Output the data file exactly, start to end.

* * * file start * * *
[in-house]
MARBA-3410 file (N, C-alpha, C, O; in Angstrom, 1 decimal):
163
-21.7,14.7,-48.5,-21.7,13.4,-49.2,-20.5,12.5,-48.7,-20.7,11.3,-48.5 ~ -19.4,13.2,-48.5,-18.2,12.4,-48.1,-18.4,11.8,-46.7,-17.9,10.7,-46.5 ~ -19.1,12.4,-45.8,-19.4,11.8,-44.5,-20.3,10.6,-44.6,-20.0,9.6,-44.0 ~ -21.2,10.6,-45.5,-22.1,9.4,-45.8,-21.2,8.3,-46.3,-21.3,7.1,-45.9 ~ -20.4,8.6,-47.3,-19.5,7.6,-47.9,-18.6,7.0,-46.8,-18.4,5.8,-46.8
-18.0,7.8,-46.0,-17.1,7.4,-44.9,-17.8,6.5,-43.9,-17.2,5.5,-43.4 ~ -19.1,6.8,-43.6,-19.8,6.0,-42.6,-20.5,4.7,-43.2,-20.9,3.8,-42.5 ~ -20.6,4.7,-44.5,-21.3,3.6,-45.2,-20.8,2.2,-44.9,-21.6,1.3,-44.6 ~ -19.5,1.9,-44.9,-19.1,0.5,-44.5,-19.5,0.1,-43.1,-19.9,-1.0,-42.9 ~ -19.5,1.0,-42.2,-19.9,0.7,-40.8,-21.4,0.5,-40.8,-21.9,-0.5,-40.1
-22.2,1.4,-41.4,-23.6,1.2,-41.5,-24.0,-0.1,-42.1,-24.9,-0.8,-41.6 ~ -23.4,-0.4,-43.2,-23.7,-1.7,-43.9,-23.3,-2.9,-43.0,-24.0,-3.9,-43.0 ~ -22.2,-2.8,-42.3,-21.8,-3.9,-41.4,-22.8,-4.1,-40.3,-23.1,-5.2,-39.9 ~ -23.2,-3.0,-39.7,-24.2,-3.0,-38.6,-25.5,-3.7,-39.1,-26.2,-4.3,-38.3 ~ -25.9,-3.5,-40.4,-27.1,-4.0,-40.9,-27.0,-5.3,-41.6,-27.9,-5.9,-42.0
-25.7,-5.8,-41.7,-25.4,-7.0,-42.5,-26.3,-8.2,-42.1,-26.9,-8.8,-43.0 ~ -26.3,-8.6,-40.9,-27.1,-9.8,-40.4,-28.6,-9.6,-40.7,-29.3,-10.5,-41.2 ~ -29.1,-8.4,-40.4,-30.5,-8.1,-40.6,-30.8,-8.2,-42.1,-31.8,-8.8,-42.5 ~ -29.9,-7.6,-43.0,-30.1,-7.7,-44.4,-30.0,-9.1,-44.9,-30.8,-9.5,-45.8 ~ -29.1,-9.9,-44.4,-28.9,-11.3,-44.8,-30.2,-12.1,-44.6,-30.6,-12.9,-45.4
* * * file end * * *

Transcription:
[in-house]
MARBA-3410 file (N, C-alpha, C, O; in Angstrom, 1 decimal):
163
-21.7,14.7,-48.5,-21.7,13.4,-49.2,-20.5,12.5,-48.7,-20.7,11.3,-48.5 ~ -19.4,13.2,-48.5,-18.2,12.4,-48.1,-18.4,11.8,-46.7,-17.9,10.7,-46.5 ~ -19.1,12.4,-45.8,-19.4,11.8,-44.5,-20.3,10.6,-44.6,-20.0,9.6,-44.0 ~ -21.2,10.6,-45.5,-22.1,9.4,-45.8,-21.2,8.3,-46.3,-21.3,7.1,-45.9 ~ -20.4,8.6,-47.3,-19.5,7.6,-47.9,-18.6,7.0,-46.8,-18.4,5.8,-46.8
-18.0,7.8,-46.0,-17.1,7.4,-44.9,-17.8,6.5,-43.9,-17.2,5.5,-43.4 ~ -19.1,6.8,-43.6,-19.8,6.0,-42.6,-20.5,4.7,-43.2,-20.9,3.8,-42.5 ~ -20.6,4.7,-44.5,-21.3,3.6,-45.2,-20.8,2.2,-44.9,-21.6,1.3,-44.6 ~ -19.5,1.9,-44.9,-19.1,0.5,-44.5,-19.5,0.1,-43.1,-19.9,-1.0,-42.9 ~ -19.5,1.0,-42.2,-19.9,0.7,-40.8,-21.4,0.5,-40.8,-21.9,-0.5,-40.1
-22.2,1.4,-41.4,-23.6,1.2,-41.5,-24.0,-0.1,-42.1,-24.9,-0.8,-41.6 ~ -23.4,-0.4,-43.2,-23.7,-1.7,-43.9,-23.3,-2.9,-43.0,-24.0,-3.9,-43.0 ~ -22.2,-2.8,-42.3,-21.8,-3.9,-41.4,-22.8,-4.1,-40.3,-23.1,-5.2,-39.9 ~ -23.2,-3.0,-39.7,-24.2,-3.0,-38.6,-25.5,-3.7,-39.1,-26.2,-4.3,-38.3 ~ -25.9,-3.5,-40.4,-27.1,-4.0,-40.9,-27.0,-5.3,-41.6,-27.9,-5.9,-42.0
-25.7,-5.8,-41.7,-25.4,-7.0,-42.5,-26.3,-8.2,-42.1,-26.9,-8.8,-43.0 ~ -26.3,-8.6,-40.9,-27.1,-9.8,-40.4,-28.6,-9.6,-40.7,-29.3,-10.5,-41.2 ~ -29.1,-8.4,-40.4,-30.5,-8.1,-40.6,-30.8,-8.2,-42.1,-31.8,-8.8,-42.5 ~ -29.9,-7.6,-43.0,-30.1,-7.7,-44.4,-30.0,-9.1,-44.9,-30.8,-9.5,-45.8 ~ -29.1,-9.9,-44.4,-28.9,-11.3,-44.8,-30.2,-12.1,-44.6,-30.6,-12.9,-45.4